In October 1989, the press revealed one of Colombia’s best-kept secrets: that for over a year, authorized representatives of the government of Colombia had been holding formal talks with authorized representatives of the country’s drug-traffickers. When the government denied the report, the drug-traffickers then confirmed it, subsequently forcing the government to admit reluctantly that it was true. There was no further explanation. There has been no further explanation, and in the end the press disclosure has revealed only one thing: the pattern of a drugs war that has relentlessly repeated itself, with no prospect of solution.

The first known attempt at dialogue was in Panama in May 1984, when one of the leading drug-traffickers, Pablo Escobar Gaviria, head of the Medellím cartel, used an intermediary to convey a proposal to President Belisario Betancur. It stated that Escobar and the other drug-traffickers would withdraw from the drugs trade, would destroy their processing plants, would re-invest their immense capital legally in local industry and commerce and would share with the state the burden of the foreign debt–if in return, the drug-traffickers were tried in Colombia and not extradited to the United States, under the terms of a treaty that, although dormant for several years, was then about to be revived.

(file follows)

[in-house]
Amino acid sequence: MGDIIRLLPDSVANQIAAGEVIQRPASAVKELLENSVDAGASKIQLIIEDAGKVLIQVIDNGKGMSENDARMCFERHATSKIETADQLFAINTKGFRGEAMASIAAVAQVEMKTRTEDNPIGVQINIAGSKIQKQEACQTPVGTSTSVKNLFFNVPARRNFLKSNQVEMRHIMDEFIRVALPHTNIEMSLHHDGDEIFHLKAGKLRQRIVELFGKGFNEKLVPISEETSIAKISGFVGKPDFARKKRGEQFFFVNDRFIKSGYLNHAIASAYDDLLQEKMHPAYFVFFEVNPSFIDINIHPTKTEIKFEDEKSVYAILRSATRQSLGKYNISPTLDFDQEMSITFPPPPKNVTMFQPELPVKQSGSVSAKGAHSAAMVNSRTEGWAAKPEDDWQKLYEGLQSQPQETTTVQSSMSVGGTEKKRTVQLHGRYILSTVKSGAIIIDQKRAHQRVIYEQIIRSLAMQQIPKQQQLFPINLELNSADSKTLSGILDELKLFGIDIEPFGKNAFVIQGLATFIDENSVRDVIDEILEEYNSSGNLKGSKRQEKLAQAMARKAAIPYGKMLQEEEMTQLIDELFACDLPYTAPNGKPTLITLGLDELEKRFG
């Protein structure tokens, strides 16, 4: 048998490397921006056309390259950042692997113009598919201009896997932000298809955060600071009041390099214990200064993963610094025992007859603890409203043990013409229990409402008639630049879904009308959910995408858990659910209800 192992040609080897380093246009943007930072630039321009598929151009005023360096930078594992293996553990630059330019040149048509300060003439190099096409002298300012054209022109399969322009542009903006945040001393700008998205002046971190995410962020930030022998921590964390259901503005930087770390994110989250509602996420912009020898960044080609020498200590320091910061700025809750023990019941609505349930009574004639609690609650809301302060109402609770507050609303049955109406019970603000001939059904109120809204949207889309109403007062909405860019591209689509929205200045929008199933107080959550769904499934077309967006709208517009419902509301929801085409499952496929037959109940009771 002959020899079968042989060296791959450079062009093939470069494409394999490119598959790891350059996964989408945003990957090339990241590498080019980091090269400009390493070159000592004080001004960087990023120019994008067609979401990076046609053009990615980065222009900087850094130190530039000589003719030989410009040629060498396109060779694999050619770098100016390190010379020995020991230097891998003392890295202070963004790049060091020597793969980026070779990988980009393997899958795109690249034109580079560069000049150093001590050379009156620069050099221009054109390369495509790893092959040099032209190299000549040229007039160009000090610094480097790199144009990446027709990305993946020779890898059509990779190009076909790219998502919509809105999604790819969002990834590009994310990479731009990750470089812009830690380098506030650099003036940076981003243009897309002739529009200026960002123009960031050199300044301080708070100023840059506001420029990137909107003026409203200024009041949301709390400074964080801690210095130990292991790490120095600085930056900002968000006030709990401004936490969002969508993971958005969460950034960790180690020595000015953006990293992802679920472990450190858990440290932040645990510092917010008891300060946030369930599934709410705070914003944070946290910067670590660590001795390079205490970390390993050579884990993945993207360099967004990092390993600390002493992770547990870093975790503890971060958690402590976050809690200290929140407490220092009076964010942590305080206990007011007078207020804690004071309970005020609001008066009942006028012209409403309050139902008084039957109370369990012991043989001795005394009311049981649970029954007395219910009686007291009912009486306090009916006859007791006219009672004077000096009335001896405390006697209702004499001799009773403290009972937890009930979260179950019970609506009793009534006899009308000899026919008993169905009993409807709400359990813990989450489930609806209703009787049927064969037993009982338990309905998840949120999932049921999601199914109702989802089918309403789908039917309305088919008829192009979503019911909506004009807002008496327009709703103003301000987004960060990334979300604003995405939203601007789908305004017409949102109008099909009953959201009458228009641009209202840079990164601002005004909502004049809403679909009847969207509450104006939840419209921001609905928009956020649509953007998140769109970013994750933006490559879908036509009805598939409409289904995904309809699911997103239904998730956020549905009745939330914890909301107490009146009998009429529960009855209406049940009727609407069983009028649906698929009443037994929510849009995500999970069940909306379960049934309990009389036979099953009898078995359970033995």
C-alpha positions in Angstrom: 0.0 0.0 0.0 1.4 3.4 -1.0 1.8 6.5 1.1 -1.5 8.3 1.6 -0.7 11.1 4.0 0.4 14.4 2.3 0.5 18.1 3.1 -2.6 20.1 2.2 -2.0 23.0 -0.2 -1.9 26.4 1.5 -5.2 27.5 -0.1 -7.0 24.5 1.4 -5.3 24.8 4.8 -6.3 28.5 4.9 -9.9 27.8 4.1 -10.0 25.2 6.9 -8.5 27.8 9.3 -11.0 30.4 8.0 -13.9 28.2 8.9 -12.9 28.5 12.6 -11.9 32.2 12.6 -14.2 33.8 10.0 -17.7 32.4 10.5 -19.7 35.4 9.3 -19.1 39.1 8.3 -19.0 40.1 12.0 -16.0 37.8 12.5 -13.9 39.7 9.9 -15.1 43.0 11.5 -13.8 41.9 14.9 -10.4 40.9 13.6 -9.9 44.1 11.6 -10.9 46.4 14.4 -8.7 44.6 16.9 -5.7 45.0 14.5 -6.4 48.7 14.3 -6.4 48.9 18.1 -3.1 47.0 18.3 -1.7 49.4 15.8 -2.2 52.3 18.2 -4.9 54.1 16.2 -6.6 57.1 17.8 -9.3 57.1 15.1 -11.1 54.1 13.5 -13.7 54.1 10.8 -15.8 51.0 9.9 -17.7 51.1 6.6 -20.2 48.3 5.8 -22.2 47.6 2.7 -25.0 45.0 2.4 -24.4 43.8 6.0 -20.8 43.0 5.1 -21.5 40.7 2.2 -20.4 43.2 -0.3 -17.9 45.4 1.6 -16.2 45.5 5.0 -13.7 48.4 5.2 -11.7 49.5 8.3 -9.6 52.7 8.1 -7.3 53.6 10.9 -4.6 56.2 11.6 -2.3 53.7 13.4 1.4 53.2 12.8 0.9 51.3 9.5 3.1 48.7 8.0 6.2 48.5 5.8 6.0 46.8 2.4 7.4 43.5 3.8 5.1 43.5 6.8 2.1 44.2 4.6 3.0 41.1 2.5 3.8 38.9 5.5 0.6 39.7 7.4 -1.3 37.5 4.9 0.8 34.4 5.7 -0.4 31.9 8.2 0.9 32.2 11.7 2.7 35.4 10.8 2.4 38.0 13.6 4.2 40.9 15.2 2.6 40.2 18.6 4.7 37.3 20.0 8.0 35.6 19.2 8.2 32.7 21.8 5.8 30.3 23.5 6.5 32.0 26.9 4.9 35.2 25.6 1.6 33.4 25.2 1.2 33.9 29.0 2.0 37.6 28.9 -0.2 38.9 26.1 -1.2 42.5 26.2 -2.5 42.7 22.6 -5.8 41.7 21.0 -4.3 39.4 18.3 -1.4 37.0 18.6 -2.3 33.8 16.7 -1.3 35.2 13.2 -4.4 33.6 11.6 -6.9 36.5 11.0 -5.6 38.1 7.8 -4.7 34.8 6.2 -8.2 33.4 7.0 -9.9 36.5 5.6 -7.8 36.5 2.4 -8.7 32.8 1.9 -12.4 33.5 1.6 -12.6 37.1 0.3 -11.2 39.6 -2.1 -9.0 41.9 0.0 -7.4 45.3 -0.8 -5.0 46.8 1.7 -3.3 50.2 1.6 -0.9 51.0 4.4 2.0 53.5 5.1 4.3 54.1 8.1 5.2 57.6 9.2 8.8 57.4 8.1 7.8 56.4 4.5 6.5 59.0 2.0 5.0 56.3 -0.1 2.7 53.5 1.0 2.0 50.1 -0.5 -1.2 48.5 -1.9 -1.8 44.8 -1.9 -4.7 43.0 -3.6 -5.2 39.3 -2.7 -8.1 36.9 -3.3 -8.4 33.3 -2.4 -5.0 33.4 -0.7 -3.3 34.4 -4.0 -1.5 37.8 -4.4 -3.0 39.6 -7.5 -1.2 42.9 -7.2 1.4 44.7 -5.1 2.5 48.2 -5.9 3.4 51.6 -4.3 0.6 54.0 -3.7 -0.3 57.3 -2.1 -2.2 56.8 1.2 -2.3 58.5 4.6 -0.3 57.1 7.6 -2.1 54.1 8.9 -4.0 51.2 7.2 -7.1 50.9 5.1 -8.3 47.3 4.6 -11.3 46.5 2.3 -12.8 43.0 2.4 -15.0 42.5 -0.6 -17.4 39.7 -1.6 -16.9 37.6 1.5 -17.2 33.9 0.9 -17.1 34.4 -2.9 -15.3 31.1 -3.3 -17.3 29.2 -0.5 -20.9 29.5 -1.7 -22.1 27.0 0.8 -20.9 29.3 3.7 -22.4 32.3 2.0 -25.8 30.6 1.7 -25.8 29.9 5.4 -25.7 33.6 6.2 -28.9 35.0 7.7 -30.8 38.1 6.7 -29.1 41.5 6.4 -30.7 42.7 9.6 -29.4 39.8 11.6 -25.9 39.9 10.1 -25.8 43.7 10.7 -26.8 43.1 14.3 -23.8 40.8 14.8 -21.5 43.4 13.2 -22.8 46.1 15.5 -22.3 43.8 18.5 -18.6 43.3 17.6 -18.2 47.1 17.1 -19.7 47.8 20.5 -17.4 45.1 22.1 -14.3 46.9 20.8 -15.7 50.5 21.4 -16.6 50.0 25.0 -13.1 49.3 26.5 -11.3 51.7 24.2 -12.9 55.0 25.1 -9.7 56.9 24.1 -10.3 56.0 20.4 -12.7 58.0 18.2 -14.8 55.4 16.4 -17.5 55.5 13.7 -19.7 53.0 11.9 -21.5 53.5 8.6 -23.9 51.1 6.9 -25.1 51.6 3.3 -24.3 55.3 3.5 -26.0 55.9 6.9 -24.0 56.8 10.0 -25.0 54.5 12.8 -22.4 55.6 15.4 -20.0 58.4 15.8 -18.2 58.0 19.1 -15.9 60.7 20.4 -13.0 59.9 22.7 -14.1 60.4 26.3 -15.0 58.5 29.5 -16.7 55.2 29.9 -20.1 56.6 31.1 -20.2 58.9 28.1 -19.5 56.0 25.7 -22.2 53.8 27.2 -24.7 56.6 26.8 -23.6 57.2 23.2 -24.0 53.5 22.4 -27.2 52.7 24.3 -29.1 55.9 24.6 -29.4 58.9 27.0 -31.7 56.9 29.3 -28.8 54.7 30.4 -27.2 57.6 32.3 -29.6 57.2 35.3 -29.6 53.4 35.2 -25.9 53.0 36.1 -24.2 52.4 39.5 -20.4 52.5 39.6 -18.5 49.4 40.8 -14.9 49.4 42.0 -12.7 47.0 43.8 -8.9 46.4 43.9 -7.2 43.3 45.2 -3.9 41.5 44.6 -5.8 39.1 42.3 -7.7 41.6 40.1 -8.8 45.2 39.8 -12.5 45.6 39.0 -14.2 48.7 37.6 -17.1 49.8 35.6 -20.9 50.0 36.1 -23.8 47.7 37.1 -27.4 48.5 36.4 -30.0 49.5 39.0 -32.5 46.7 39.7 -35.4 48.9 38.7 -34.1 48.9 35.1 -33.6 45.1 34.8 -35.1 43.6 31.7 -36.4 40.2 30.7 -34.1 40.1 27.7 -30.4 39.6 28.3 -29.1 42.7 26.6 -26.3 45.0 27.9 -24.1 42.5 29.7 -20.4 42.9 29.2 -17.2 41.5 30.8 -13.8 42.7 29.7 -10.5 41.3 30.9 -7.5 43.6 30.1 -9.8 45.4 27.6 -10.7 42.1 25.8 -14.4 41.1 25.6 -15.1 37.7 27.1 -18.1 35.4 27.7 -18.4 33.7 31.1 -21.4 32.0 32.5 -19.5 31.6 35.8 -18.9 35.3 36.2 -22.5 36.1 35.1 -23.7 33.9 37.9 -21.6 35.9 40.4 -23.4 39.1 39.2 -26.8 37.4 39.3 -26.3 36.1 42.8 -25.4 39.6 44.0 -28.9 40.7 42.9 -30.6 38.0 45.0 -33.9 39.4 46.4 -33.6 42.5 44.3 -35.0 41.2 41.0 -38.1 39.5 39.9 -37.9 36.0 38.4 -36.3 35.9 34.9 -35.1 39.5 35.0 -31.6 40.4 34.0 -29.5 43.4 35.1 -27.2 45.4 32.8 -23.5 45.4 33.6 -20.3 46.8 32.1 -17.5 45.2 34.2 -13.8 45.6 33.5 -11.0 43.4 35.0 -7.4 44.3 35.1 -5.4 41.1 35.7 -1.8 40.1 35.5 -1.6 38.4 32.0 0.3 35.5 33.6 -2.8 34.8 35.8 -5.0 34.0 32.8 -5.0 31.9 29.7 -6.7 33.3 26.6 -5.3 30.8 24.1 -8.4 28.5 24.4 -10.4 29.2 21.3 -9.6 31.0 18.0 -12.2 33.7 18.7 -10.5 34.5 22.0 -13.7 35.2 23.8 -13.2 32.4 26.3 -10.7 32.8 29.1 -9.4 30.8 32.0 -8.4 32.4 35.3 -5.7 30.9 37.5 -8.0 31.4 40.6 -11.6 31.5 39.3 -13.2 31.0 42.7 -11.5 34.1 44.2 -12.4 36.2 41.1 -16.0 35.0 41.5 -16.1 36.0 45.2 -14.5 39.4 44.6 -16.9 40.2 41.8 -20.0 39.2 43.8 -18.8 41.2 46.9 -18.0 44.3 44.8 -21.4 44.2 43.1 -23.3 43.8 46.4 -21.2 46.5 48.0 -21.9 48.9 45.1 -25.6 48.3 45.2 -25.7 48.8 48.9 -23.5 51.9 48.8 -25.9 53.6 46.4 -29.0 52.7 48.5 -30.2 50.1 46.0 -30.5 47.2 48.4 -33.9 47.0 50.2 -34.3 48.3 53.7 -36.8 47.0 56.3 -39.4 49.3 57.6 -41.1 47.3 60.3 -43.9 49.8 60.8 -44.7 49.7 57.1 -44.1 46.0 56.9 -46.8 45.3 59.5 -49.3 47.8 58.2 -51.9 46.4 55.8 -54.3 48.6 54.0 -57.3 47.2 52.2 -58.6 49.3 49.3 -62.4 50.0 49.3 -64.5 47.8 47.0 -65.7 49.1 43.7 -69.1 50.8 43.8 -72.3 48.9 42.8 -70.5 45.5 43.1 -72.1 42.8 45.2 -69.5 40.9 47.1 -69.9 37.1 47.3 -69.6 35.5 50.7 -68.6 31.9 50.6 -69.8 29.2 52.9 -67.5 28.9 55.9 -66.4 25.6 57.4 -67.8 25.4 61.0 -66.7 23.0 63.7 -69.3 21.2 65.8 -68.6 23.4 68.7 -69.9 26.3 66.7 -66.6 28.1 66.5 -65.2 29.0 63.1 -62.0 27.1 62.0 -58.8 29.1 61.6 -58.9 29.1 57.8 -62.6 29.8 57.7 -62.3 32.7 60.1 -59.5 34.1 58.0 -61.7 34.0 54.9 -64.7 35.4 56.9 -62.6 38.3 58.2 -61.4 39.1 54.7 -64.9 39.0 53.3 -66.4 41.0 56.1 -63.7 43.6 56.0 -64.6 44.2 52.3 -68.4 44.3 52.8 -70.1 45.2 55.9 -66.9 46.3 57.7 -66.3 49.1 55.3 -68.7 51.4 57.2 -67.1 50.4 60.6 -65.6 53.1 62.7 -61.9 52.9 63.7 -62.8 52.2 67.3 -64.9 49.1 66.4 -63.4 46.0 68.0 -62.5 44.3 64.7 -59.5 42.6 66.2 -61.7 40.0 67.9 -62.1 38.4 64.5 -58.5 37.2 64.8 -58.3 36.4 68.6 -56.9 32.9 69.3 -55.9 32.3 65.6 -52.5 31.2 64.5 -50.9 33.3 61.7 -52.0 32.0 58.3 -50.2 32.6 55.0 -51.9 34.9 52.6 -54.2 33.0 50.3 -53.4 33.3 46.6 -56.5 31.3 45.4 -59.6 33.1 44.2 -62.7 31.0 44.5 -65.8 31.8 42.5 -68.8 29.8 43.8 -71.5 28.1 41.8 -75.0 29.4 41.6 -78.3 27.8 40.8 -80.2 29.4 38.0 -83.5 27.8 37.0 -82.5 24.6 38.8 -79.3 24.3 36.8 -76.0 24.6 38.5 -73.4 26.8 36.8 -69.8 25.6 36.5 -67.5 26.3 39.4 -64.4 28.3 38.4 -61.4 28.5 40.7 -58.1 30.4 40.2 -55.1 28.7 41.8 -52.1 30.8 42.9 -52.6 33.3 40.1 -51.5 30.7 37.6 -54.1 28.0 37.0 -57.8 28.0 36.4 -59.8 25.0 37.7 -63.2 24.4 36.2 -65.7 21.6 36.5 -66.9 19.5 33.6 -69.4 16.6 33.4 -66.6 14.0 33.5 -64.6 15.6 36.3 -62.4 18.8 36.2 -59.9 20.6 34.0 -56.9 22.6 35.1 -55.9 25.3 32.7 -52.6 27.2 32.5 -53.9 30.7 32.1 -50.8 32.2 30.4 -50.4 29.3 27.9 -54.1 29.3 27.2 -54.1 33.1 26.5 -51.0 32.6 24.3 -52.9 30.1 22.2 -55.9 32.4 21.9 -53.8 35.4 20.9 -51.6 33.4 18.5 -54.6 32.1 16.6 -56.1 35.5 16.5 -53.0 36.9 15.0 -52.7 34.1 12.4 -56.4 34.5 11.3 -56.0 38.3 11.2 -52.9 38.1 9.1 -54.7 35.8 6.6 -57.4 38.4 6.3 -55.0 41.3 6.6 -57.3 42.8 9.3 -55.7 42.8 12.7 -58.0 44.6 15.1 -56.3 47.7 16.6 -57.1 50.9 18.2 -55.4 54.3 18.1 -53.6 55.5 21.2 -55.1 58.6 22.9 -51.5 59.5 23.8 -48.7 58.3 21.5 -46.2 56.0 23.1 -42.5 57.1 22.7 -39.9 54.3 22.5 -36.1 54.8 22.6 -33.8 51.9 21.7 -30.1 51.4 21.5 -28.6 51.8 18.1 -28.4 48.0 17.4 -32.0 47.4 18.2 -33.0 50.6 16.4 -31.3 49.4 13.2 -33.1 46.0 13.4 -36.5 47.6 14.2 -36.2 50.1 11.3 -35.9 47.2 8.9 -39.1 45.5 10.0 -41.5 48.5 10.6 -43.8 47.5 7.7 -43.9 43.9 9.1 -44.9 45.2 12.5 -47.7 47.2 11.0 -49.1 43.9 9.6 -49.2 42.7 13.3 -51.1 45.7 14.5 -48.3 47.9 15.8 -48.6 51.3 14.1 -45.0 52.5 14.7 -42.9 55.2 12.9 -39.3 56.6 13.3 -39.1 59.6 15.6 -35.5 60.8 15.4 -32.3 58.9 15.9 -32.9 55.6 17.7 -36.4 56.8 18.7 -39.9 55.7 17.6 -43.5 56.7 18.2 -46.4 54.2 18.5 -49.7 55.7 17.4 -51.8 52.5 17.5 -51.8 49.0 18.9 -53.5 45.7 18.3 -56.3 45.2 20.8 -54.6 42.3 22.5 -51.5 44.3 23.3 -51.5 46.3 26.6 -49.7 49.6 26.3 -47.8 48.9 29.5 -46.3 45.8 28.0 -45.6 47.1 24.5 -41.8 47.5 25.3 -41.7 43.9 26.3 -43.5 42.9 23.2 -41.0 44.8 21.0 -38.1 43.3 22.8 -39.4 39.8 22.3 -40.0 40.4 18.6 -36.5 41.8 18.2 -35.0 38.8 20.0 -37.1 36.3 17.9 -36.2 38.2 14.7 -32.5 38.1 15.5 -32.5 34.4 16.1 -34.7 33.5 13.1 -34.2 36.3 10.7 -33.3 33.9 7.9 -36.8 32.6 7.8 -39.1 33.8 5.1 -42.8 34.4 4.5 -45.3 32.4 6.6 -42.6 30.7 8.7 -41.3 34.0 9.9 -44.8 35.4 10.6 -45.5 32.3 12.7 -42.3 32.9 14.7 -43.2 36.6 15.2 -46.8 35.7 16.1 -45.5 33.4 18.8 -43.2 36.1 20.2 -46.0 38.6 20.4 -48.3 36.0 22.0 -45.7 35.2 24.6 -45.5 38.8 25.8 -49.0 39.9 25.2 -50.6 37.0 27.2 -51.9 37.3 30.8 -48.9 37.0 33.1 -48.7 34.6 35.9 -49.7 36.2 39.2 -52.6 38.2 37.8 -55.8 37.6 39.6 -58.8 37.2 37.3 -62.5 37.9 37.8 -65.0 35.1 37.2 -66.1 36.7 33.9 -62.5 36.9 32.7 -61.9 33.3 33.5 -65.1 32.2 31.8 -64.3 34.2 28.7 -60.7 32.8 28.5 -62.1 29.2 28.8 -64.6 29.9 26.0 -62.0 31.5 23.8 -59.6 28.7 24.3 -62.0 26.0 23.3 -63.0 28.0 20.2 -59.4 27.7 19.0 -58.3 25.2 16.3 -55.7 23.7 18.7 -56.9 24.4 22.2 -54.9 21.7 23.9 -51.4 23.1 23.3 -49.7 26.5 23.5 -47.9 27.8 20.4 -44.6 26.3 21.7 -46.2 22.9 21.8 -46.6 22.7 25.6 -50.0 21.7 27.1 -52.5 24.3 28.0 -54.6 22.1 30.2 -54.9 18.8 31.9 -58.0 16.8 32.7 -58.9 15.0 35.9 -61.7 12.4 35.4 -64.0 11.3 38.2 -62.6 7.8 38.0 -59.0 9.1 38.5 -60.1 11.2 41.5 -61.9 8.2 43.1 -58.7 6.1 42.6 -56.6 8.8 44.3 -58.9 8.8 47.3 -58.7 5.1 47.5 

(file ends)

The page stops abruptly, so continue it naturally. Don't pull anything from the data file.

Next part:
It is interesting that Escobar and the drug-traffickers did not seek to be pardoned, even though the idea of an amnesty had already been established: on the day he took office, President Belisario Betancur had offered an amnesty to members of the armed guerrilla movements, some of whom had been sheltering in Colombia’s mountains for more than thirty years. President Betancur has always held to a policy of dialogue, and so he greeted the drug-traffickers’ offer in a positive spirit. Attorney General Carlos Jimenez Gómez, who for the past year had been holding secret talks with the main drug barons in search of an honourable agreement, set off to meet them in Panama once more. It has not been proven that this meeting was authorized by the president, but I believe it was. However, that was as far as things got. On 4 July, the newspaper El Tiempo learned about the meetings and denounced them, whipping up public opinion against any possibility of agreement. President Betancur found himself obliged to back off and to deny that he had anything to do with the matter. With the hindsight of six years, it is clear that Colombia missed the opportunity to spare itself many of the horrors now afflicting it.


The General
Is Nothing Sacred?